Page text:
If Ragnarök spells the end of God of War, as both its themes and talk from Santa Monica Studio suggest, then it will serve as a fitting end for Kratos. Not just because it would make an impressive swansong for the God of War, but because that level of weariness and relief that Kratos feels from completing his lengthy endeavours is, by its end, projected onto the player, completing theirs.
With its striking production values and next-gen rat rendering, it's hard escaping the notion that A Plague Tale: Requiem is, like Microsoft Flight Simulator before it, more of a tech demo or portfolio piece for Asobo Studio. But for fans of the original, the prospect of more of the same – only bigger and flashier, and without the 'Allo 'Allo! accents – is certainly enticing.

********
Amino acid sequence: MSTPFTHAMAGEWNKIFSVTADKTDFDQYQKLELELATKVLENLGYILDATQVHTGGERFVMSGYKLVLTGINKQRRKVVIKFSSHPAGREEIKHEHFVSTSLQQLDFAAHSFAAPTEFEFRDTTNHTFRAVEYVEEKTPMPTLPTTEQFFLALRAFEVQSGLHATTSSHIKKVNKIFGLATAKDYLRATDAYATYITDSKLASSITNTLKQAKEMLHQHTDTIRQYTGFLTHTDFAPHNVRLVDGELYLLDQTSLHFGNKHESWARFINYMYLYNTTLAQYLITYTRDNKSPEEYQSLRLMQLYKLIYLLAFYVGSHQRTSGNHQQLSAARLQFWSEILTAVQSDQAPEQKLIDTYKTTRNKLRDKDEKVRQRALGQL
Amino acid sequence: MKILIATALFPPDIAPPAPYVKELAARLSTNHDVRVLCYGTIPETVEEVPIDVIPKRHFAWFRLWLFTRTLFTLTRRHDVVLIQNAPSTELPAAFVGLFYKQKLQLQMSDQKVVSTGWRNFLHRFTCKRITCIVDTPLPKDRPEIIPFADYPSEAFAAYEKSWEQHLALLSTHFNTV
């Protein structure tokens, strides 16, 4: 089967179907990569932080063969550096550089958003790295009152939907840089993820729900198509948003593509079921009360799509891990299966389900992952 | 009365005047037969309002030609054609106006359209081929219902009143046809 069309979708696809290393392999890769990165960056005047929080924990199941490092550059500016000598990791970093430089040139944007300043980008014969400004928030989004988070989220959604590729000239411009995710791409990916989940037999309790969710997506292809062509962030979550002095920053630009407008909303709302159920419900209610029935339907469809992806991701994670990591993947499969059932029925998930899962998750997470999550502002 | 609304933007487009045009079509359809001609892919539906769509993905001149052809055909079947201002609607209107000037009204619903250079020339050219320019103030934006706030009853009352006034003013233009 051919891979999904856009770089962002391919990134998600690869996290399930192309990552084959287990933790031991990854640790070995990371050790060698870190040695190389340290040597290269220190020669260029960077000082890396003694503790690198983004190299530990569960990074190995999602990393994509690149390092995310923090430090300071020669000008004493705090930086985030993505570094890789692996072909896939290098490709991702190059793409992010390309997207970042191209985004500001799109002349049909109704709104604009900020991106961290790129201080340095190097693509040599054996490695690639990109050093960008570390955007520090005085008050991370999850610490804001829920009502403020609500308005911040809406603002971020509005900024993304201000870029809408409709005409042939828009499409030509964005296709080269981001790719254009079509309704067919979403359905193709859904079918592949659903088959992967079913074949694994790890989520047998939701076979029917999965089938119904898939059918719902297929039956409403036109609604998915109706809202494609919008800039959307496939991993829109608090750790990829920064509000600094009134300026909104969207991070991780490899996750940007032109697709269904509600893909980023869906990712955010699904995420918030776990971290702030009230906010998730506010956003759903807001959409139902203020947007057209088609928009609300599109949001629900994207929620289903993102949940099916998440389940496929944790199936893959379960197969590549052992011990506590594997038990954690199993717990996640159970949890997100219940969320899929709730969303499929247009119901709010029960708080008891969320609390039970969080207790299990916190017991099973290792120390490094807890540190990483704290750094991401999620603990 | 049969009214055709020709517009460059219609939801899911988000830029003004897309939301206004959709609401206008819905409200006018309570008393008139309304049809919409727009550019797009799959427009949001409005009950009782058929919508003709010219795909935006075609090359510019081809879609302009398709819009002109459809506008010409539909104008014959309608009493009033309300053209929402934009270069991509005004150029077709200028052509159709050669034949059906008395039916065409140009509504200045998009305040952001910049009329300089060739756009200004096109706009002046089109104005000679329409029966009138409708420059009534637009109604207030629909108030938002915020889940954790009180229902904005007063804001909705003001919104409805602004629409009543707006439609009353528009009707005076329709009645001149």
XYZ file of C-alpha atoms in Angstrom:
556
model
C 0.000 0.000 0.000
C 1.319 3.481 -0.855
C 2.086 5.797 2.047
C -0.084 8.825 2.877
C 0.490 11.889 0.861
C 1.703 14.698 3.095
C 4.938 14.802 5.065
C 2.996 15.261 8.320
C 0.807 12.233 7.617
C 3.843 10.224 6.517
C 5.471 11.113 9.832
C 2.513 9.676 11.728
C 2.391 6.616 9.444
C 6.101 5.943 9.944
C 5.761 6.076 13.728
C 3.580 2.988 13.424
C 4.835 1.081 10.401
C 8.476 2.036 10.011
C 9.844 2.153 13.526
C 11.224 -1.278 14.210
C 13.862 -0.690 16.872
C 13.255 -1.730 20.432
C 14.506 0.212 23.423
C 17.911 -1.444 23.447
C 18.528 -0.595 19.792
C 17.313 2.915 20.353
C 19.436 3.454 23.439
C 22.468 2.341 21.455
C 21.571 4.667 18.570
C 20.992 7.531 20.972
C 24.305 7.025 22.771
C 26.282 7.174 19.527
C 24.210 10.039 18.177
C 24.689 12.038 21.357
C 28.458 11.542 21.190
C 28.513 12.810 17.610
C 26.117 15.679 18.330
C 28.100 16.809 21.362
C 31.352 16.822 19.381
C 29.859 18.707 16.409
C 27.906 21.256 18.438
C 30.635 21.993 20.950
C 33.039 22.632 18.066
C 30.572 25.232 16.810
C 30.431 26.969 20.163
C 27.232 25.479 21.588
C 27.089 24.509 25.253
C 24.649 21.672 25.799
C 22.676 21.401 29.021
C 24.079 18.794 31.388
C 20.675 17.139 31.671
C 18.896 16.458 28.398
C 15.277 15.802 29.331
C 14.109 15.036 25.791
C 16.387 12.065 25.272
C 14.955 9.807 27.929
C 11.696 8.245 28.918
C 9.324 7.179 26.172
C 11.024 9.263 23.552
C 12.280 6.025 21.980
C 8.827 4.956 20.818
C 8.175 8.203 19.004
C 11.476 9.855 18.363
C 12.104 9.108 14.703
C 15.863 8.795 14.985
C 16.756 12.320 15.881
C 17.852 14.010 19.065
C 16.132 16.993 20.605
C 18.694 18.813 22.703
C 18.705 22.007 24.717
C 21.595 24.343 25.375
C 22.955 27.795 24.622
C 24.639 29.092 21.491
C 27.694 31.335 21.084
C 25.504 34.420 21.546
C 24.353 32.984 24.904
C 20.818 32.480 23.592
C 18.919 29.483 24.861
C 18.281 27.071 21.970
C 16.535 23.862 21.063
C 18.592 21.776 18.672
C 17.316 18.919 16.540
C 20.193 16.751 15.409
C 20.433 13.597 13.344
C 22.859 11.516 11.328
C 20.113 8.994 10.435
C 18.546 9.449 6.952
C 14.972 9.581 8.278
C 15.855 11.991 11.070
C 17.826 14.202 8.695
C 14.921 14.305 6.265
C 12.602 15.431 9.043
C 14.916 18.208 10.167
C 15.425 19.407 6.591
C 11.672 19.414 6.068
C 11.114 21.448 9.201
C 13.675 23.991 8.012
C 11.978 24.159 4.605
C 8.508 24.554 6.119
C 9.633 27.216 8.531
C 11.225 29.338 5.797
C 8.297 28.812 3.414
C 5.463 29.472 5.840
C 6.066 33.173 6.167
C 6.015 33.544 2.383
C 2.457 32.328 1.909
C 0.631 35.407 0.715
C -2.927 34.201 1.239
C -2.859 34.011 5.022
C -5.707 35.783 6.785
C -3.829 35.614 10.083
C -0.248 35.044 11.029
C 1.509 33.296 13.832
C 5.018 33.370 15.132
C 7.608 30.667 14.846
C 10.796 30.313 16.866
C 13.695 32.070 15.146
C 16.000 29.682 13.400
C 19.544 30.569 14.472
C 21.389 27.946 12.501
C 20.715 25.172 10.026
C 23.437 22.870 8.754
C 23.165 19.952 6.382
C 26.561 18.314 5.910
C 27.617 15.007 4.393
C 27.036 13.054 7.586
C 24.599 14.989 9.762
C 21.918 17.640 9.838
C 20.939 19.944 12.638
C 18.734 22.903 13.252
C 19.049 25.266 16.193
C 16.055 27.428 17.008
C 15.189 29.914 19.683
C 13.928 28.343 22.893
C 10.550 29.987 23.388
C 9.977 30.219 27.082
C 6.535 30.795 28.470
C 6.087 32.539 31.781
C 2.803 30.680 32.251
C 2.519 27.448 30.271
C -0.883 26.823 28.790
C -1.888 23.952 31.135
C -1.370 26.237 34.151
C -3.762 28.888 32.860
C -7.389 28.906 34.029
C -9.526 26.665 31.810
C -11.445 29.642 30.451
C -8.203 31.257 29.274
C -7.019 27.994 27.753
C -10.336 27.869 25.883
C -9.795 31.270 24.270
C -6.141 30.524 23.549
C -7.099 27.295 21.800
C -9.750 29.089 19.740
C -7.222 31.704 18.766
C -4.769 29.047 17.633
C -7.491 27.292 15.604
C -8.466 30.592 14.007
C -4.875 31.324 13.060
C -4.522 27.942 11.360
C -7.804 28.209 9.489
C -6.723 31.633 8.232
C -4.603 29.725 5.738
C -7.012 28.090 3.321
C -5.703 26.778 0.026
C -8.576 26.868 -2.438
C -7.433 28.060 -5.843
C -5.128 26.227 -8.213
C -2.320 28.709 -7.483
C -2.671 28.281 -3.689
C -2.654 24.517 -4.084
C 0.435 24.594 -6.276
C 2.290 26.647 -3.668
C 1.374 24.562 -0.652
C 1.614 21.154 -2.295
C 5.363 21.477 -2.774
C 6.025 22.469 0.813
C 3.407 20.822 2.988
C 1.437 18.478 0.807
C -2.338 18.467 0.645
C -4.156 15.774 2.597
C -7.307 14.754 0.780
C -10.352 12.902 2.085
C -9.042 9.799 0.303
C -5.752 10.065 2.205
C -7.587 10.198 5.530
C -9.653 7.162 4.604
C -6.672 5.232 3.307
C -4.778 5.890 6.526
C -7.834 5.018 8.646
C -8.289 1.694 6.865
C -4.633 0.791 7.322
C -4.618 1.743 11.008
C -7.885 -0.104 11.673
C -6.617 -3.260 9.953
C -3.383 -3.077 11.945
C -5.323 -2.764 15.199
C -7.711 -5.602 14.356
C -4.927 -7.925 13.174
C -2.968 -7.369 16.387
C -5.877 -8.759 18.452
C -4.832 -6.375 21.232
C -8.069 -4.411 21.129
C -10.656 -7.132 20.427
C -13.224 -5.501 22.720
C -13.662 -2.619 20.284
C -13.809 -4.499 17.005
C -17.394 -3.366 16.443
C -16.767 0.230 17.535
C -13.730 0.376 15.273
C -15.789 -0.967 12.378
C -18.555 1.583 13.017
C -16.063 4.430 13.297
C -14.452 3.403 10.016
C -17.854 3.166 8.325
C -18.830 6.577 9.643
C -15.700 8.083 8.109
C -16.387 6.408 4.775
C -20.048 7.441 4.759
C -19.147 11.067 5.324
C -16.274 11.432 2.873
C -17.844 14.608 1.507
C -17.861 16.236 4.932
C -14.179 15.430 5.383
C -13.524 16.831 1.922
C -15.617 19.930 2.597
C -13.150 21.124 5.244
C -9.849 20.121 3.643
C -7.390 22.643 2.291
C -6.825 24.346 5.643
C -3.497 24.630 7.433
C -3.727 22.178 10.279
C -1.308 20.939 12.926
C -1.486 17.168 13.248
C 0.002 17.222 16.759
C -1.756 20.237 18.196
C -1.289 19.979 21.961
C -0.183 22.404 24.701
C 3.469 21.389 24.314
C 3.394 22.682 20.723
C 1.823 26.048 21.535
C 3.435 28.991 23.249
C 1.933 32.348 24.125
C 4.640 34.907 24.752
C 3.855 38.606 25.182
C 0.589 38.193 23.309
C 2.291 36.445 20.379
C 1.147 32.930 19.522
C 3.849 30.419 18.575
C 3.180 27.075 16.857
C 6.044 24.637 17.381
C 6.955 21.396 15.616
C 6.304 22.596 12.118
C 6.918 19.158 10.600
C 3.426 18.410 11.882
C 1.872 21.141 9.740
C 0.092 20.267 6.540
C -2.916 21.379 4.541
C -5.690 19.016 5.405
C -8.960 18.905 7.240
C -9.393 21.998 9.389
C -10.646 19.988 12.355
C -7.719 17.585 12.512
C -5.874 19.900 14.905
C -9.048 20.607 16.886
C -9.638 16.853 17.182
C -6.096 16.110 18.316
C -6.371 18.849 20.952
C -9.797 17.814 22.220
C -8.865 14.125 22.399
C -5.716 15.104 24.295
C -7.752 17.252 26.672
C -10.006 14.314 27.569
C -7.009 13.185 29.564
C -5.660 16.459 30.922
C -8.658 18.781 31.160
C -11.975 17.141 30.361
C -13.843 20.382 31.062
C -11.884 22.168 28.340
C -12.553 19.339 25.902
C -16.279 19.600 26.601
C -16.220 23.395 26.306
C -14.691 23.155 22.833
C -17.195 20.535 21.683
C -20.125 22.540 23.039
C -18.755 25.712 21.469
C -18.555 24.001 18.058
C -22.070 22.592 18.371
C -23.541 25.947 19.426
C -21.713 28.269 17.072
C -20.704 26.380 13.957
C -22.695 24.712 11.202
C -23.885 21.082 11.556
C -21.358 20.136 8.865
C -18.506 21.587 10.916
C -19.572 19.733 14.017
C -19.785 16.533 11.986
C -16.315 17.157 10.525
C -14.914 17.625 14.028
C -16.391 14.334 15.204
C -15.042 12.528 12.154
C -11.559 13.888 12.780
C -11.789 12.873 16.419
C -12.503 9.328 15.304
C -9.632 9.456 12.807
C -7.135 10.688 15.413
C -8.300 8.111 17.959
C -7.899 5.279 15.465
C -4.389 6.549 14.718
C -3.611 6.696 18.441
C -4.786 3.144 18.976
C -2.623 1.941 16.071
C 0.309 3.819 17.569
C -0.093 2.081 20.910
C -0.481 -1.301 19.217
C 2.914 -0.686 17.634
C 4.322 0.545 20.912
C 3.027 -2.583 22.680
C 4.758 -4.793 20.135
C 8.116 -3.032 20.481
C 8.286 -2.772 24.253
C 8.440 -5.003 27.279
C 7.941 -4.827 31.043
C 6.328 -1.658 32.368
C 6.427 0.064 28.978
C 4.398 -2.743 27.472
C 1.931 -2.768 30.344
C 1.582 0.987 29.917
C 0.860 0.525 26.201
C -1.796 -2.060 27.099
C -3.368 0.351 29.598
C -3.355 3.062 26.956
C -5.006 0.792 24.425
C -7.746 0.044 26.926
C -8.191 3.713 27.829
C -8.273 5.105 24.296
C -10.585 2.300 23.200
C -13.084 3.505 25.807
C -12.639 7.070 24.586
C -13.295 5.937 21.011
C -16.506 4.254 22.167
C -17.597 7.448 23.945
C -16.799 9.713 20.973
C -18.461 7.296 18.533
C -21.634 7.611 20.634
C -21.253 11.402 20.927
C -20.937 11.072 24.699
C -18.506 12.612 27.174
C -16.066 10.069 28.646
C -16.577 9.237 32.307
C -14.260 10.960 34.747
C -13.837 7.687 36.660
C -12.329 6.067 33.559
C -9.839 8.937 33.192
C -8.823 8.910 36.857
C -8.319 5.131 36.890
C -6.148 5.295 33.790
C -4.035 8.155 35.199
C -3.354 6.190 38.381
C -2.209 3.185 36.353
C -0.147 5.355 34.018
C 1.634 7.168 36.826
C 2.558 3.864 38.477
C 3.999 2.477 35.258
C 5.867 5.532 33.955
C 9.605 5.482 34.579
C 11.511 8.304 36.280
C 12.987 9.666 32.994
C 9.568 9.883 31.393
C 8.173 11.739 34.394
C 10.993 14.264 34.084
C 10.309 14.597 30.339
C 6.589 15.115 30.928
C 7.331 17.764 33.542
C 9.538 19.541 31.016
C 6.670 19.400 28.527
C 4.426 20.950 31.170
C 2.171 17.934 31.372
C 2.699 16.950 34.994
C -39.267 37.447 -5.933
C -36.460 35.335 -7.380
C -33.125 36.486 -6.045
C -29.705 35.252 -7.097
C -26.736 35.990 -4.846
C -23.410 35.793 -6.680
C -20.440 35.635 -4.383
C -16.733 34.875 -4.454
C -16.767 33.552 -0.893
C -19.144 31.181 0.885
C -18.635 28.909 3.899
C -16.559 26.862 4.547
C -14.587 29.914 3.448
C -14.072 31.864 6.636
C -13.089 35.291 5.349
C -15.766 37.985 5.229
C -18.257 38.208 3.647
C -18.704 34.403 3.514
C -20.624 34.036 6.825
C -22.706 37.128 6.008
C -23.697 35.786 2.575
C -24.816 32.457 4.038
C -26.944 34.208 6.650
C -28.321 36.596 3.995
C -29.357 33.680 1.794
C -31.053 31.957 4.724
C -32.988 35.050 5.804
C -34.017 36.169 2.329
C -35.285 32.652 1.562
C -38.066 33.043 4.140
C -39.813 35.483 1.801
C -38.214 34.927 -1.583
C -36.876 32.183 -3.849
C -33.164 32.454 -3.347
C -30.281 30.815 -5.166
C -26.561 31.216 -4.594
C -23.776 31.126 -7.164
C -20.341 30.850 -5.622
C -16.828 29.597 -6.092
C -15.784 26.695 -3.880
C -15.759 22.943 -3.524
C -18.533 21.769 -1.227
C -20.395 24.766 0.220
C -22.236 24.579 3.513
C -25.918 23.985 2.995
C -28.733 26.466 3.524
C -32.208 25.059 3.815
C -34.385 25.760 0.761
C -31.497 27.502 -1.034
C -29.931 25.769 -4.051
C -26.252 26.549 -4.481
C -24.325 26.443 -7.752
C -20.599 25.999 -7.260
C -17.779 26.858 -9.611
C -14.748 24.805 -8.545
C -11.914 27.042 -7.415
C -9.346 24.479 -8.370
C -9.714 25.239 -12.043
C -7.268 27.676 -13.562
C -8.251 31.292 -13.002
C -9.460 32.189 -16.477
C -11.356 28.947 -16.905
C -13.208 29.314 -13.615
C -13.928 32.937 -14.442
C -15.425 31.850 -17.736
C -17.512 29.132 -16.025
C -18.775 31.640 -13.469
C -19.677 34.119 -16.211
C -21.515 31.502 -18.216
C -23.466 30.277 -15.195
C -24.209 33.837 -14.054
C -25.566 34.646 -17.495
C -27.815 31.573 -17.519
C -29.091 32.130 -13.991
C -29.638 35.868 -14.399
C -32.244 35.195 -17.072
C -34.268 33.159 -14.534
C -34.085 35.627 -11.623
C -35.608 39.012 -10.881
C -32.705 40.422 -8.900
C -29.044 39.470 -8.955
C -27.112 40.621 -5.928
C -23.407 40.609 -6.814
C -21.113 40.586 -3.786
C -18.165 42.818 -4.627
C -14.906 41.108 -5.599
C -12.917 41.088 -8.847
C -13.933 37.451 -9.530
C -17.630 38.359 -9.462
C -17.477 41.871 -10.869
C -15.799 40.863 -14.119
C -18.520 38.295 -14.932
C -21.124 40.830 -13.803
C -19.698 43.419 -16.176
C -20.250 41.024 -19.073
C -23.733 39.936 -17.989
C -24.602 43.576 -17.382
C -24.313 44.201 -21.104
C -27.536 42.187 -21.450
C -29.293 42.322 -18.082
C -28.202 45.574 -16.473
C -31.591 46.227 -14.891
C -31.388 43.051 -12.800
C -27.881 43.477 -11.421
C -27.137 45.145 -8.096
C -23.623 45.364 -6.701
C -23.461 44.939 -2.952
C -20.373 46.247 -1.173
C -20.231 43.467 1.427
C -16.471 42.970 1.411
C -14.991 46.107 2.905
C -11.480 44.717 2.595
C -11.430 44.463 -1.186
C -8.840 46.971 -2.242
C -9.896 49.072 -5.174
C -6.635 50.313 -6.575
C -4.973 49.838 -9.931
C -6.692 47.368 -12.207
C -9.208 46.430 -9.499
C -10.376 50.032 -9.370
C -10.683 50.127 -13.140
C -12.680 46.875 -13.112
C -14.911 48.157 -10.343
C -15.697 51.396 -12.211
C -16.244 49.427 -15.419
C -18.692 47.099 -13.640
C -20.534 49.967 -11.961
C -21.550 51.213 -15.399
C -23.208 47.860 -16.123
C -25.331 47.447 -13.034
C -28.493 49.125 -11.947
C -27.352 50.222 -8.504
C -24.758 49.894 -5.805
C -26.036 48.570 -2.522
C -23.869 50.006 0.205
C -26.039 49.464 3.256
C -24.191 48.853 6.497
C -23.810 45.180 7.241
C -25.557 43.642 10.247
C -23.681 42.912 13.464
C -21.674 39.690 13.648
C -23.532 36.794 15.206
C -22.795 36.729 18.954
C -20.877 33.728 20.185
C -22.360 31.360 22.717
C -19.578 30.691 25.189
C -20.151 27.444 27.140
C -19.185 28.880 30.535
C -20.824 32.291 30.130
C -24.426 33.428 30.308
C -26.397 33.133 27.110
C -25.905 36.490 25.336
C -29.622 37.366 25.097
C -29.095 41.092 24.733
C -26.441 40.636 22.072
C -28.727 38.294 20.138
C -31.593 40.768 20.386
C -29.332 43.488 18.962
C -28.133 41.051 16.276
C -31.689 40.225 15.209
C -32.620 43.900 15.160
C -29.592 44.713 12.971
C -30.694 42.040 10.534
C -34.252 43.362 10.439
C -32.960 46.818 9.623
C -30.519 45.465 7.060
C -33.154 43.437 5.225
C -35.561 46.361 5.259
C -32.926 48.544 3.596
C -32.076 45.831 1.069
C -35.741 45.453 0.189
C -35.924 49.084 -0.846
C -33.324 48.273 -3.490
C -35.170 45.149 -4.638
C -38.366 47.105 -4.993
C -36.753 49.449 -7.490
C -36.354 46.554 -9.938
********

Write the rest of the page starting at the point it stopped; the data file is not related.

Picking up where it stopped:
Most video games that model themselves on H.R. Giger's biomechanical monstrosities are purely aesthetic. Scorn wears its influences not on its sleeves, but inside them; a mass of ooze and darkness and gnarly, desiccated things; a grimly singular puzzle, but perhaps one that didn't need the combat to deliver its horrors home.